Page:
Posts Tagged ‘fisher’
Do you have a case of “Yellow Fever”? With gold prices consistently high, more and more people are out searching for that wondrous yellow metal. Gold has always captured the imagination of mankind. Read more about gold and its history HERE (link to wikipedia). Fisher (of metal detecting fame) recently released several gold prospecting/panning kits. Now, I’m first to admit it, I’m a TOTAL NOVICE when it comes to gold panning! However, like most who first venture into prospecting, I’ve done a ton of research about how to “get started”. Youtube can be a wonderful thing for learning panning techniques! Below, you will find my review of Fisher’s new Gold Prospecting Kits and my experiences as a new guy trying to learn a new art… (Click “read more” to…well, read more!)
*Posted with permission of Metal Detector Engineer Dave Johnson*
First Texas Head Engineer Dave Johnson has always done an awesome job “educating” the metal detecting masses. Thanks again for sharing your knowledge Mr. J.!
Time of day influences the amount and type of electrical interference, not just local sources but also longwave radio communications (mostly military) from thousands of miles away.
Fisher and Teknetics Chief Designer Dave Johnson has written an AWESOME book on gold prospecting with a VLF metal detector! Tons of great information for prospectors and potential prospectors…as well as folks who just want to “learn more” about metal detectors! Special thanks to Dave Johnson and Mike Scott for allowing me to reprint the book in it’s entirety here on www.detectorstuff.com !
VISIT the brand new Teknetics website HERE! http://www.tekneticst2.com/
*reprinted with permission of First Texas Products*
VLF Metal Detector
Dave Johnson, Chief Designer
First Texas Products & Fisher Research Labs
This book explains how to use a VLF induction balance metal detector for gold prospecting. The author has nearly 30 years’ metal detector design engineering experience and has designed machines in every major metal detection technology category.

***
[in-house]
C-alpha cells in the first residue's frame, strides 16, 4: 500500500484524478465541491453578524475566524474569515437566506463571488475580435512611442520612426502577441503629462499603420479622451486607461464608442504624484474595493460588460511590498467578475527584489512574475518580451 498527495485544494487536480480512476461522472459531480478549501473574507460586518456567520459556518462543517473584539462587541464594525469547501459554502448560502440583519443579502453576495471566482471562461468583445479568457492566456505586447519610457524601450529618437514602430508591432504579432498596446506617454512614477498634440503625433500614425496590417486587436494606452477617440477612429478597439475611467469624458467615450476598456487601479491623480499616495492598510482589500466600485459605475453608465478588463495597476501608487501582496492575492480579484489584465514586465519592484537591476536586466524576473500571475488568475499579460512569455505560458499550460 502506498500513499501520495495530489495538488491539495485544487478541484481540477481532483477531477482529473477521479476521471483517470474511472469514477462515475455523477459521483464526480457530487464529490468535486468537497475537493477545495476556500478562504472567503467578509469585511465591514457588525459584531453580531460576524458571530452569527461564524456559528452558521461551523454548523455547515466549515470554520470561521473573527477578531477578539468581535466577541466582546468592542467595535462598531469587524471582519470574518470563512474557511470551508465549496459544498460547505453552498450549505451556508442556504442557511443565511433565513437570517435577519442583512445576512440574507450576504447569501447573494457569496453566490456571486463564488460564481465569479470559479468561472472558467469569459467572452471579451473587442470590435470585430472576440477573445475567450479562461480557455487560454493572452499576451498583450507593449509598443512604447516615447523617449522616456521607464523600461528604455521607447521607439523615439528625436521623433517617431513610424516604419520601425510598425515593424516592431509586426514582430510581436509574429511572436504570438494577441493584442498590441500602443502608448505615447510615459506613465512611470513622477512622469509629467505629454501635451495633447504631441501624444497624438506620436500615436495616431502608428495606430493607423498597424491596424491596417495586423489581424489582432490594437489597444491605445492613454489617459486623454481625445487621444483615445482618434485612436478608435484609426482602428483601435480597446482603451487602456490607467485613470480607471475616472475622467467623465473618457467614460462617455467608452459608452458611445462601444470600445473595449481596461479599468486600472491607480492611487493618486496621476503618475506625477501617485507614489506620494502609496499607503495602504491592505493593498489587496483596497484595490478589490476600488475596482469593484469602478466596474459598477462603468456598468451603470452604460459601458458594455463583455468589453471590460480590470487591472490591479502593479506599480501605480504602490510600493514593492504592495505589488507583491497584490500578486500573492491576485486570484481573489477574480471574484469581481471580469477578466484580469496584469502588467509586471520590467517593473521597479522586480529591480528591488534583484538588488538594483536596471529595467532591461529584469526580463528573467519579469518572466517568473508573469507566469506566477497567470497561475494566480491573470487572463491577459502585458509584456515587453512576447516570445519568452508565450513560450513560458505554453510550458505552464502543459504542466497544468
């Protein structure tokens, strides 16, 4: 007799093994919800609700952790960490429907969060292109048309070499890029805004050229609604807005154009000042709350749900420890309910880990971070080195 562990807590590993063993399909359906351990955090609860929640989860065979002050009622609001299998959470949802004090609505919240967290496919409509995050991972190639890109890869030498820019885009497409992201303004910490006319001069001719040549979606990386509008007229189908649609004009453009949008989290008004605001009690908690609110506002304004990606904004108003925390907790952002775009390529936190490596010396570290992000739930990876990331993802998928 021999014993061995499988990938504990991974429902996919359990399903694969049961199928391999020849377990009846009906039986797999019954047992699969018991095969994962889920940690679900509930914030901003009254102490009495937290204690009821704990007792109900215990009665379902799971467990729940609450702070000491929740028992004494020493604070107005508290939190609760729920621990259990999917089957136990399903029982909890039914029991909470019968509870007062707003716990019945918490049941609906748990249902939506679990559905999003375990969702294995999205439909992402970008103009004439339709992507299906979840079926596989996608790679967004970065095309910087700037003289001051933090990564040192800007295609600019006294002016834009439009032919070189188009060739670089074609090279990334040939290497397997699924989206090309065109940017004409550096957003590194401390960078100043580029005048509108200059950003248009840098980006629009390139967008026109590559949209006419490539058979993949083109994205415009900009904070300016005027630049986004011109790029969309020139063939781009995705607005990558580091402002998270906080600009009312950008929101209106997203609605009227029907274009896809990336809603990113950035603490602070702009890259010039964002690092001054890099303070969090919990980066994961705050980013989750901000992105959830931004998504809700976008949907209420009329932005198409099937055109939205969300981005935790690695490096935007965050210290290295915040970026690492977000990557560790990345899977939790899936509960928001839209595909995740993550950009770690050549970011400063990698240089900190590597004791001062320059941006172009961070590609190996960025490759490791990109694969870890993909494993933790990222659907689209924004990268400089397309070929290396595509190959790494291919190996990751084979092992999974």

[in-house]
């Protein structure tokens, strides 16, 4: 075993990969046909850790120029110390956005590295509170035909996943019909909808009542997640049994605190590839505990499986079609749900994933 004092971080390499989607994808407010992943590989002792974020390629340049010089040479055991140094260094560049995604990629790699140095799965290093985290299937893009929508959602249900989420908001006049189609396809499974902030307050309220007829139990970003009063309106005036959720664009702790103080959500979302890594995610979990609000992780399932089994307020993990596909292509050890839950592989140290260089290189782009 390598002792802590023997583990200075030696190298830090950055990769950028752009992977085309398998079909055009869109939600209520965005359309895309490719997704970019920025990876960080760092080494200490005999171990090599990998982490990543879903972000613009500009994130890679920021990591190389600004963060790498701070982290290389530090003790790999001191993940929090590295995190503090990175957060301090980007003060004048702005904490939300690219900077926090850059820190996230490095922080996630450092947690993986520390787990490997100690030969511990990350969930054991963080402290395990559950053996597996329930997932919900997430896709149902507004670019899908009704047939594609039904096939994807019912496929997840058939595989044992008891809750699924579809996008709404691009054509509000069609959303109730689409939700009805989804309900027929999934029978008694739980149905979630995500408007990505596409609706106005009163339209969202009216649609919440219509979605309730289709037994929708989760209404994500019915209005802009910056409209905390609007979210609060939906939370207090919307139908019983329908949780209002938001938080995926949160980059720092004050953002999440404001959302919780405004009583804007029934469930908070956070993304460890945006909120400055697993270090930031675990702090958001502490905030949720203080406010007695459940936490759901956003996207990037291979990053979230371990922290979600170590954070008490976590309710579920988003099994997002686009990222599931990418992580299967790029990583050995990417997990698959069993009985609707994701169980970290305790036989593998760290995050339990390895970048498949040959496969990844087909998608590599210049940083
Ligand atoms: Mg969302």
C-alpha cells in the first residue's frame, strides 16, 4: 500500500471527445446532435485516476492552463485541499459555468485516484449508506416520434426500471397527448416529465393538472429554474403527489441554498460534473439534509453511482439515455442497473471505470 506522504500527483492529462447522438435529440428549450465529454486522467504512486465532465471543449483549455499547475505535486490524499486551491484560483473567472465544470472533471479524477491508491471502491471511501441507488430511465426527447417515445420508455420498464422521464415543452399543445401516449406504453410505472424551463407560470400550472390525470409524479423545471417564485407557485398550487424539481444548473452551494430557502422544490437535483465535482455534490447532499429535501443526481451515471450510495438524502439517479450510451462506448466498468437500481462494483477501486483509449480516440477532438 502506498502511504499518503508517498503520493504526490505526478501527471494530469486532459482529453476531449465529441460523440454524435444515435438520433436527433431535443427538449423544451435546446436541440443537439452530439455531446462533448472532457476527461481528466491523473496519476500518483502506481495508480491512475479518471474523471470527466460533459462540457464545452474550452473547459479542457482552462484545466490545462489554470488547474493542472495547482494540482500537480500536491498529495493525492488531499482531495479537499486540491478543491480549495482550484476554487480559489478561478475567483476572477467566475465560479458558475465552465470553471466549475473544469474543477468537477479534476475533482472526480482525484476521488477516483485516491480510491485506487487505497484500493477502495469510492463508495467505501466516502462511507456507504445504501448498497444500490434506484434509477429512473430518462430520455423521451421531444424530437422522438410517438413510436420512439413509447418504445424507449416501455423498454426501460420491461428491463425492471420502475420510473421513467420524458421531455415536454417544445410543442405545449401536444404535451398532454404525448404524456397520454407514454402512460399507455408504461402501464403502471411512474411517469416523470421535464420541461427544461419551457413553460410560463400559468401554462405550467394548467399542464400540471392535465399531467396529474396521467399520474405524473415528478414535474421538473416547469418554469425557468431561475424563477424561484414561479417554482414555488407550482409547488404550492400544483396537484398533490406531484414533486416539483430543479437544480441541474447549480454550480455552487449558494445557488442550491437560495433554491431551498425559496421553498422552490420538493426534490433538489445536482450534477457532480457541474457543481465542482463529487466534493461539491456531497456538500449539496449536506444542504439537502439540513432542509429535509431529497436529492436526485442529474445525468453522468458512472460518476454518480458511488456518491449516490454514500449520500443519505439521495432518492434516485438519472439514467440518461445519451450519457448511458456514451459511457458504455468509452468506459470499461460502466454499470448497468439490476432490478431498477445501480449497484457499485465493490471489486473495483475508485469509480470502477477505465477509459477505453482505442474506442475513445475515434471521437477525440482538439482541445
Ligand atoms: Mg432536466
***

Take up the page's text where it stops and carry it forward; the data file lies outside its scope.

With Fisher releasing the F75, CZ21, F70, F5, F4 and F2 in the period of around 2 years, it is evident they are NOT afraid of change! The “F series” of detectors has quickly developed a loyal following due to their combination of performance and price.
The “old” Fisher website looked nice, but lacked the things folks look for these days. I, personally, like to be able to dig around a site and find all sorts of content…the new Fisher site offers TONS of content! You’ll even see contributions from several Detectorstuff regulars.
Check it out ! www.fisherlab.com
I just got my hands on a sales flyer for a new Gold Bug gold hunting metal detector from Fisher Labs. Very, very interesting set of specs.! One thing that definitely has my attention… 19 kHz frequency and the mention of relic hunting possibilities! (think lead and brass!)…also check out the last item under “Controls and Features”…an optional 11″ DD coil! Could this be an awesome nugget buster and a monster relic machine? Can’t wait to start hearing field reports! Discuss in our FORUMS HERE
First Texas Products & Fisher Labs August 2009
Because of the high sensitivity of modern metal detectors coupled with the proliferation of sources of electromagnetic interference, you are likely to encounter electrical interference at times during the use of your metal detector. It is important that you recognize electrical interference when present, and take appropriate measures to deal with it. This will prevent you from giving up on a worthwhile site unnecessarily, or from sending in for a repair a machine which is working properly.
Symptoms of electrical interference
Electrical interference can cause a metal detector to “chatter” spontaneously, to lose sensitivity for no apparent reason, or to cause periodic audio “wobble” or slow waves of spontaneous sound. What you’ll hear will depend on what model of metal detector you’re using, what operating mode you’re using it in, how you have the adjustments set, and what the source of the electrical interference is. The most common manifestation is spontaneous chatter.
All metal detectors are susceptible to electrical interference, but they vary in what kinds of electrical interference affect them. In a given environment some metal detectors may be affected by electrical interference whereas others may not.
Two metal detectors of the same model in the same environment may be affected differently, because of minor differences in operating frequency or because the controls have been adjusted differently.
Common sources of electrical interference
Common sources of electrical interference include: overhead electric power lines, underground power lines, other metal detectors, telephone lines carrying electronic data, computer systems, electric fences, old CRT-based televisions, cell phones, thunderstorms, fluorescent lights, metal vapor lamps, military aircraft with electronic warfare countermeasures turned on, electric motors, VLF military communications systems, and automobile ignition systems. It will sometimes be the case at home, in the showroom, or in an urban environment that there are several different sources of electrical interference present simultaneously.